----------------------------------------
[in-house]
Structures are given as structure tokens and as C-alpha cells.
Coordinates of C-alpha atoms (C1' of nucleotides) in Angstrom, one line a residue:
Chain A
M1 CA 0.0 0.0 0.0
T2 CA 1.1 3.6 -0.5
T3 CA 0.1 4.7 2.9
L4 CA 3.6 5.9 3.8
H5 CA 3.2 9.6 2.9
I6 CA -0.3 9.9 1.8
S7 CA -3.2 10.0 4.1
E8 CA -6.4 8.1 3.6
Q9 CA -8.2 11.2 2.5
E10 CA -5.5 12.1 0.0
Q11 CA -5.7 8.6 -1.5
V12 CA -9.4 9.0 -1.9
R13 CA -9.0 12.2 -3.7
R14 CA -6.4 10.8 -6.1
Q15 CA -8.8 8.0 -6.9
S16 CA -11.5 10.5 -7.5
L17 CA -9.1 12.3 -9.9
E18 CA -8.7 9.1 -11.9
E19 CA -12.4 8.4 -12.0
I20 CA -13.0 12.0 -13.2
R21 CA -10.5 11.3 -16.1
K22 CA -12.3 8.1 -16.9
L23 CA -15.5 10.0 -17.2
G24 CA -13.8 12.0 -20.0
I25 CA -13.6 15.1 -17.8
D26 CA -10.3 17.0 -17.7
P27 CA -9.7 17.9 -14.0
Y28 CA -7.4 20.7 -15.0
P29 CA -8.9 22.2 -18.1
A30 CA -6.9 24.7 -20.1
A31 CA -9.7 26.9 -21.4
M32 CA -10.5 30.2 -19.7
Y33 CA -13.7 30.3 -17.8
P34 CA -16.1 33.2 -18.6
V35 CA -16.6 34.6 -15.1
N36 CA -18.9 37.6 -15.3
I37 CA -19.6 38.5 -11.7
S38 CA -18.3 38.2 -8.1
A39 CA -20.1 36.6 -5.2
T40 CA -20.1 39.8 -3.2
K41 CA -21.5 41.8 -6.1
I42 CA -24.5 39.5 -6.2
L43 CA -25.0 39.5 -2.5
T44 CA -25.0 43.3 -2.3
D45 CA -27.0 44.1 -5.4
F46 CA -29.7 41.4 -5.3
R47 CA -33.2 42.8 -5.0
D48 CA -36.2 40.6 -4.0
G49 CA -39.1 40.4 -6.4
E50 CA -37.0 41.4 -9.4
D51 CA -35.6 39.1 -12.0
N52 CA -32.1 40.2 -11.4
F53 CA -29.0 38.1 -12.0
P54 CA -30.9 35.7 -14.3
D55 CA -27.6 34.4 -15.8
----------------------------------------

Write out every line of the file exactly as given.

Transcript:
[in-house]
Structures are given as structure tokens and as C-alpha cells.
Coordinates of C-alpha atoms (C1' of nucleotides) in Angstrom, one line a residue:
Chain A
M1 CA 0.0 0.0 0.0
T2 CA 1.1 3.6 -0.5
T3 CA 0.1 4.7 2.9
L4 CA 3.6 5.9 3.8
H5 CA 3.2 9.6 2.9
I6 CA -0.3 9.9 1.8
S7 CA -3.2 10.0 4.1
E8 CA -6.4 8.1 3.6
Q9 CA -8.2 11.2 2.5
E10 CA -5.5 12.1 0.0
Q11 CA -5.7 8.6 -1.5
V12 CA -9.4 9.0 -1.9
R13 CA -9.0 12.2 -3.7
R14 CA -6.4 10.8 -6.1
Q15 CA -8.8 8.0 -6.9
S16 CA -11.5 10.5 -7.5
L17 CA -9.1 12.3 -9.9
E18 CA -8.7 9.1 -11.9
E19 CA -12.4 8.4 -12.0
I20 CA -13.0 12.0 -13.2
R21 CA -10.5 11.3 -16.1
K22 CA -12.3 8.1 -16.9
L23 CA -15.5 10.0 -17.2
G24 CA -13.8 12.0 -20.0
I25 CA -13.6 15.1 -17.8
D26 CA -10.3 17.0 -17.7
P27 CA -9.7 17.9 -14.0
Y28 CA -7.4 20.7 -15.0
P29 CA -8.9 22.2 -18.1
A30 CA -6.9 24.7 -20.1
A31 CA -9.7 26.9 -21.4
M32 CA -10.5 30.2 -19.7
Y33 CA -13.7 30.3 -17.8
P34 CA -16.1 33.2 -18.6
V35 CA -16.6 34.6 -15.1
N36 CA -18.9 37.6 -15.3
I37 CA -19.6 38.5 -11.7
S38 CA -18.3 38.2 -8.1
A39 CA -20.1 36.6 -5.2
T40 CA -20.1 39.8 -3.2
K41 CA -21.5 41.8 -6.1
I42 CA -24.5 39.5 -6.2
L43 CA -25.0 39.5 -2.5
T44 CA -25.0 43.3 -2.3
D45 CA -27.0 44.1 -5.4
F46 CA -29.7 41.4 -5.3
R47 CA -33.2 42.8 -5.0
D48 CA -36.2 40.6 -4.0
G49 CA -39.1 40.4 -6.4
E50 CA -37.0 41.4 -9.4
D51 CA -35.6 39.1 -12.0
N52 CA -32.1 40.2 -11.4
F53 CA -29.0 38.1 -12.0
P54 CA -30.9 35.7 -14.3
D55 CA -27.6 34.4 -15.8